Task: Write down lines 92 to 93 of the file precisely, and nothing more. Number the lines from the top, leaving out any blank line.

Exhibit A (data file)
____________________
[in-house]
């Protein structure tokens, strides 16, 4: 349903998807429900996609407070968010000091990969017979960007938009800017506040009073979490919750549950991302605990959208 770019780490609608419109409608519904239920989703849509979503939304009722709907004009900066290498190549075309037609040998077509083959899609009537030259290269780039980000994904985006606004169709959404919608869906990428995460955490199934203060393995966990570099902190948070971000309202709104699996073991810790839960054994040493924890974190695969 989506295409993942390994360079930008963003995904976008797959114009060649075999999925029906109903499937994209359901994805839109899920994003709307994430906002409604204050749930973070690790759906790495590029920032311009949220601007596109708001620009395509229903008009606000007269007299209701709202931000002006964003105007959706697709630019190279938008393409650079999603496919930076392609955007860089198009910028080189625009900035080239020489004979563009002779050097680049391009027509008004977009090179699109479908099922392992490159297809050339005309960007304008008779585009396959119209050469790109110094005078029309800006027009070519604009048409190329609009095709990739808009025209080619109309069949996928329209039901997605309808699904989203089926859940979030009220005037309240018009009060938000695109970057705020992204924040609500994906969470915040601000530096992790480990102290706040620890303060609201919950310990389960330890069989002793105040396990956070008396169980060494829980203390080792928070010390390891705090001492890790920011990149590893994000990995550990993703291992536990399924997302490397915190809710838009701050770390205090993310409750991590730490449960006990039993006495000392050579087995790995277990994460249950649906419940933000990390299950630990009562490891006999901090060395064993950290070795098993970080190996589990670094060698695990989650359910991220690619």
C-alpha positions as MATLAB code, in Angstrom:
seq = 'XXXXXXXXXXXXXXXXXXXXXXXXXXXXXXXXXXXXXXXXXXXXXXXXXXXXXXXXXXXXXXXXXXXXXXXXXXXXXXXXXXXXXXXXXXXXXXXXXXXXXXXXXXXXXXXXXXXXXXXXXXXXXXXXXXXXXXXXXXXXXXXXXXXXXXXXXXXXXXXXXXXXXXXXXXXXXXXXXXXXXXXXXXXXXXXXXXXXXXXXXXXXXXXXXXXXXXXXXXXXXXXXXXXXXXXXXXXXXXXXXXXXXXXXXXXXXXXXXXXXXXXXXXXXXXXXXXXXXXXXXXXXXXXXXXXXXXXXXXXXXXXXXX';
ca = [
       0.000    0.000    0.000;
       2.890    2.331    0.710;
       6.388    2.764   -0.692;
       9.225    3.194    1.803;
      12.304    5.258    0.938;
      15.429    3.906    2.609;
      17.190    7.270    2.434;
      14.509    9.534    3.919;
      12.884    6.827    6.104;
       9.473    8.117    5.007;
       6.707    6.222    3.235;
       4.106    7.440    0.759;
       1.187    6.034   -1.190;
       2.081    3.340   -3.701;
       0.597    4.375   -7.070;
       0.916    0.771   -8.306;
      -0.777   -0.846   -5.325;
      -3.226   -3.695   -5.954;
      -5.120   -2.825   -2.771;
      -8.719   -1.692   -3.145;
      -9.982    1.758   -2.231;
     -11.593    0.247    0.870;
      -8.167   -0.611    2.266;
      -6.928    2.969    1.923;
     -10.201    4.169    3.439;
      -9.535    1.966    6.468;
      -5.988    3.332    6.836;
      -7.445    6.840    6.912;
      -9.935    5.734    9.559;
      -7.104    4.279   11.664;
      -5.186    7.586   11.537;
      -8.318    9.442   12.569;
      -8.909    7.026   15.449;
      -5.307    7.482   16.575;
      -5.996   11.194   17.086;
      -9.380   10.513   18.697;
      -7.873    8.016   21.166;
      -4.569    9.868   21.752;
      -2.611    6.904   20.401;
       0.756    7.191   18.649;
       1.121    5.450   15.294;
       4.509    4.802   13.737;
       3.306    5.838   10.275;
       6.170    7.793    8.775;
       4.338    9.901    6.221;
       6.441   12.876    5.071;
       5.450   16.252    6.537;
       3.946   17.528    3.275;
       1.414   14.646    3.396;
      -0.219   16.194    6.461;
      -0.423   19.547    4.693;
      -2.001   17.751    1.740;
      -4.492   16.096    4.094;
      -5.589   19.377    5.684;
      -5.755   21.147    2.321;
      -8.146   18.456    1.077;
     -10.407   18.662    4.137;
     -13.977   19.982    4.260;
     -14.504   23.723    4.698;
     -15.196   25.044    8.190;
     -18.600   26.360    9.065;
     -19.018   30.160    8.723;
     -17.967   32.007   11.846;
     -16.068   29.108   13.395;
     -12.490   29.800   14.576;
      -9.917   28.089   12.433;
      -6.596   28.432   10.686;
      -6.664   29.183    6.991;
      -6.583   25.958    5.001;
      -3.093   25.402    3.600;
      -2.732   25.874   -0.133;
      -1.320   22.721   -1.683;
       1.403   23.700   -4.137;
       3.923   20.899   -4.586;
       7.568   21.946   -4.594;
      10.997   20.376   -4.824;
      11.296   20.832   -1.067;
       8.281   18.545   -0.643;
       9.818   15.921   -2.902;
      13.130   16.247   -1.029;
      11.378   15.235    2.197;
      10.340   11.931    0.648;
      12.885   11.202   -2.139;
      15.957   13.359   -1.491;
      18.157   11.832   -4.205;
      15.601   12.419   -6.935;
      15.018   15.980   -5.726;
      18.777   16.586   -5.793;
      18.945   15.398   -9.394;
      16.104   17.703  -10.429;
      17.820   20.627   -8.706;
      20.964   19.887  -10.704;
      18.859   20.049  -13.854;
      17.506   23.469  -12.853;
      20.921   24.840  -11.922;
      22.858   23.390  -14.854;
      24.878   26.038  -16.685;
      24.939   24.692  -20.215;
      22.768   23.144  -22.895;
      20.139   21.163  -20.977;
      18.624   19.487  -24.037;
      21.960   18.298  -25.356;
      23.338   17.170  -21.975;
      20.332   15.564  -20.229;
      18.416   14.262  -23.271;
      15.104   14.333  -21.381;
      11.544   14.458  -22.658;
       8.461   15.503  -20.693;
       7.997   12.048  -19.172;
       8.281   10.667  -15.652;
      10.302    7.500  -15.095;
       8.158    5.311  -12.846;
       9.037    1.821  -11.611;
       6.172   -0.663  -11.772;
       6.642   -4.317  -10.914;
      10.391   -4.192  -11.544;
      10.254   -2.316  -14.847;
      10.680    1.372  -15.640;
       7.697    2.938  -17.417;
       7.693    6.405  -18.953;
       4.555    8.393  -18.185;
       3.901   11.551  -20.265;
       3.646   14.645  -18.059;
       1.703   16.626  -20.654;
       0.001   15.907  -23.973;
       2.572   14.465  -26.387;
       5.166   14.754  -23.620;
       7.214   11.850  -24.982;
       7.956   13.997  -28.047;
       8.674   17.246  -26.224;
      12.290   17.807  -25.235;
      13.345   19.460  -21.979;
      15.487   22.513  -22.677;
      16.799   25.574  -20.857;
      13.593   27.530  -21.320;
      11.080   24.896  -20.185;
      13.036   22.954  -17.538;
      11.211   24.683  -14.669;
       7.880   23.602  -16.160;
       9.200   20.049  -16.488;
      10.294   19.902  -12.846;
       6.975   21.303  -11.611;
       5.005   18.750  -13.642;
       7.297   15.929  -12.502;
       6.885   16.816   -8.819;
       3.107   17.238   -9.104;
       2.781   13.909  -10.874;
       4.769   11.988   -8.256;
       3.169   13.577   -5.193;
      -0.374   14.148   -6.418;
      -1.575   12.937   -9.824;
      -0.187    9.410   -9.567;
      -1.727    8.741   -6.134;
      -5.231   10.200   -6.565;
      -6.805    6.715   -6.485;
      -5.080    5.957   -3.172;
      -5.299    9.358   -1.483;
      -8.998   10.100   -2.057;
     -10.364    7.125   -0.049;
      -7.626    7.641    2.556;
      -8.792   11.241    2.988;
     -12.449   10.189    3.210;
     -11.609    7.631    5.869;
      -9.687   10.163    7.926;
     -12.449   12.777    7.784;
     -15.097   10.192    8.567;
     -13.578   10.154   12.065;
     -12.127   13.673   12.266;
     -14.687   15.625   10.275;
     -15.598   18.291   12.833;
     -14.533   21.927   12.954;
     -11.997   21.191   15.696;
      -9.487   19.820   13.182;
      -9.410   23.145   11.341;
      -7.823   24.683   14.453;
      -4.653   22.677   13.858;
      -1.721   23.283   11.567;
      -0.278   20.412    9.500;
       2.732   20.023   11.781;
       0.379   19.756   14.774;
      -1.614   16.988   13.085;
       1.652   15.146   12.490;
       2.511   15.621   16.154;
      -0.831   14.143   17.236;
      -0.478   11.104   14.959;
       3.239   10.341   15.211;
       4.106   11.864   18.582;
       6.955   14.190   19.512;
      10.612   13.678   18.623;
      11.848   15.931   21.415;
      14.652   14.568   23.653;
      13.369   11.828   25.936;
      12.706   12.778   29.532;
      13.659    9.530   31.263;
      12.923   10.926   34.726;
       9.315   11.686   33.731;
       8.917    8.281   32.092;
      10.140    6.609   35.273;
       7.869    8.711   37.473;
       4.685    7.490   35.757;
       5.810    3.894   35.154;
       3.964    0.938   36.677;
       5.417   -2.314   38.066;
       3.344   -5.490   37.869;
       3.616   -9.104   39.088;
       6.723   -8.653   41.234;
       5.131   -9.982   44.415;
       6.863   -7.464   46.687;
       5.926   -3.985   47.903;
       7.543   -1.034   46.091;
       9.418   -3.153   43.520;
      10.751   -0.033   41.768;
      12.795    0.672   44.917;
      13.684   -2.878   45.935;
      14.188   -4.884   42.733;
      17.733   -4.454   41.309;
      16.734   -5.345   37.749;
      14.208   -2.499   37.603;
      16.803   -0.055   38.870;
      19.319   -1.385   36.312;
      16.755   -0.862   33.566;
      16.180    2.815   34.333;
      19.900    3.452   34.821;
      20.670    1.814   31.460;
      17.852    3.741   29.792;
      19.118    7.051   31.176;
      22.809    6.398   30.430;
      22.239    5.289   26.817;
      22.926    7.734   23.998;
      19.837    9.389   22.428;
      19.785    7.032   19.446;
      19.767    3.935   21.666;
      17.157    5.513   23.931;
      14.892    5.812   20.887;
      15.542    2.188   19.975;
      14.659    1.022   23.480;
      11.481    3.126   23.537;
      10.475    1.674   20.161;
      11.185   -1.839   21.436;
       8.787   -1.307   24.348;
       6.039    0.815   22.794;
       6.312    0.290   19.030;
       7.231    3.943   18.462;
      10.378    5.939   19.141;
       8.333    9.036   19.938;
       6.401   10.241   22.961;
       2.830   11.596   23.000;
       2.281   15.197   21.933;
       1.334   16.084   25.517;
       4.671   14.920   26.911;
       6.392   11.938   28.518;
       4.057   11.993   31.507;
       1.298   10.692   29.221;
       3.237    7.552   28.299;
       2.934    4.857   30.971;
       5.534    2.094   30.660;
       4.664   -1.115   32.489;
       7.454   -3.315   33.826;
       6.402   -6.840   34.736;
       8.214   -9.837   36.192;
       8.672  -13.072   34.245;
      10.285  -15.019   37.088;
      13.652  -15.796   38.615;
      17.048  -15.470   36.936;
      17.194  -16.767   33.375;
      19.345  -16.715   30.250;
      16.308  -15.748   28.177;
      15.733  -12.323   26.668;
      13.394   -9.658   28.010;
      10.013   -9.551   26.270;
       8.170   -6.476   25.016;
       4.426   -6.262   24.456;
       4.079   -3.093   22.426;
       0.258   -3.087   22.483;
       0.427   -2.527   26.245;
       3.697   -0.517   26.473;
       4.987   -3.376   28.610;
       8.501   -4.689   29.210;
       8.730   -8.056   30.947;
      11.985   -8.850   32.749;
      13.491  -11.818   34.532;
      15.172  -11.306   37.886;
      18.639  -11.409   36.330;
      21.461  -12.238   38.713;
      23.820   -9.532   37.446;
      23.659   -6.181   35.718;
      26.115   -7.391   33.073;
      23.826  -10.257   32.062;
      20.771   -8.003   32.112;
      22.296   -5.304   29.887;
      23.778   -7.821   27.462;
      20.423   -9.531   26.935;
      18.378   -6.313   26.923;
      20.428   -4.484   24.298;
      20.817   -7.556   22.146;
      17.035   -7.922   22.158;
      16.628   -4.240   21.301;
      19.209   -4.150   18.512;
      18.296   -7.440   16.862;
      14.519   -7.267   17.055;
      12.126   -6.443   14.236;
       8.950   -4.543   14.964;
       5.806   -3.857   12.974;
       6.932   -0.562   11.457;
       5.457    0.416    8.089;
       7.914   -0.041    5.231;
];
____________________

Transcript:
      15.018   15.980   -5.726;
      18.777   16.586   -5.793;